Last Updated on July 15, 2015 by InfraExam
Computer Networking Overview
One of the challenges in learning the Cisco CCNA is learning how to navigate the massive amounts of jargon or lingo that is involved. Like the word, services, which can also be worded as applications, or programs, this can also be called processes if it is behind the scenes using Windows, and if it is the world of Linux we would call that adaemon. Now the test writers when they make up their multiple choice tests have to make it hard somehow, so you get the picture.
In week 1 of class we start with a discussion of network communication basics and we create the analogy to regular verbal communication where there is speaking and listening. Computer networking is the same there is a sender (the source) and a receiver (the destination) over the medium or media. The media is name give to the copper wire, the fiber optic cable, or the radio waves if it is wireless. The sender and the receiver and the media make a channel for communication. The message or data is what travels over that channel. The message is divided into smaller pieces or segments. Commonly we refer to these as packets. Later in the curriculum the word ‘packet’ will receive a more specific meaning as a single part of the overall data segment. Phew!
Multiplexing is when different types of data can travel over the wire at the same time by interleaving the individual packets. This is multiple conversations going over the channel.
We can also distinguish between end devices on a network like a computer, an ip-phone, or a network printer and intermediary devices that connect the end devices. Like a switch, hub, router, firewall or wireless access point. On a network end devices are also called hosts or clients. Another type of host is a server. A server is a host that is running server software or server programs. This means that a server is listening for requests on specific ports and is able to respond or serve data when a request comes in. A computer can be a client a server or both at the same time.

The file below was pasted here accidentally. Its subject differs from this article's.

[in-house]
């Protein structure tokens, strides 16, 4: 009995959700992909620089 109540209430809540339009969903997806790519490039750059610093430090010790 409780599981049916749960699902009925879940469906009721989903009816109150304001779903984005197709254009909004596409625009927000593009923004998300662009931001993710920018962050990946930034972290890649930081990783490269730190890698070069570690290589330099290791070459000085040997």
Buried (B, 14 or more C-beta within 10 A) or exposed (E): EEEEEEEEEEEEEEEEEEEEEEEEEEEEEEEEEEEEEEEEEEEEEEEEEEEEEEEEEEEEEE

Intermediary devices have a number of functions like regenerating and resending the data signals. For instance, data signals can only travel so far on a copper wire without having to be regenerated and resent. If the signals travel too far beyond specifications, without being regenerated, then the signal, in this case voltage will weaken and the end device will not be able to correctly decode the binary 1s and 0s. Intermediary devices also maintain information about paths through the network. For example routers know paths to different networks and switches know which end devices are connected to which ports on the switch. Intermediary devices can alsoreport errors close or route data to other paths when there is failure on a link, prioritize messages according to QoS, and filter data according to access lists which can permit or deny the flow of data.
In class the question was asked, “What is the difference between a router and a switch?” A router interconnects and routes users to different networks and a switch connects users to a single network or lan (unless it is configured with vlans).
A LAN or local area network is a network that spans a specific area like a business, or a school. A lan is usually controlled and maintained by a single organization. The college where we have class is an example of a lan. At the college there are a lot of separate networks or subnets, many switches and routers but the entire college is in one location and under one administration so it is an example of a lan. Simply speaking if you have a bunch of computers and you network them together by connecting them to a switch and give them a common addressing or network protocol scheme then you have a lan. This could also be called an intranet or interior network in that it is interior to that organization only.
A WAN or wide are network is a network that connects lans across wide geographical distances. It is also the network that is formed between you and your lan and your ISP or internet service provider. If you have a Linksys wireless router at home or another brand you may notice that the physical ports on the back of the router are sometimes labelled LAN ports and WAN port. The lan ports connect to your home devices like computers and a network printer and the wan port connects to your modem or your ISP. In layman’s terms the wan port is what connects you to the internet.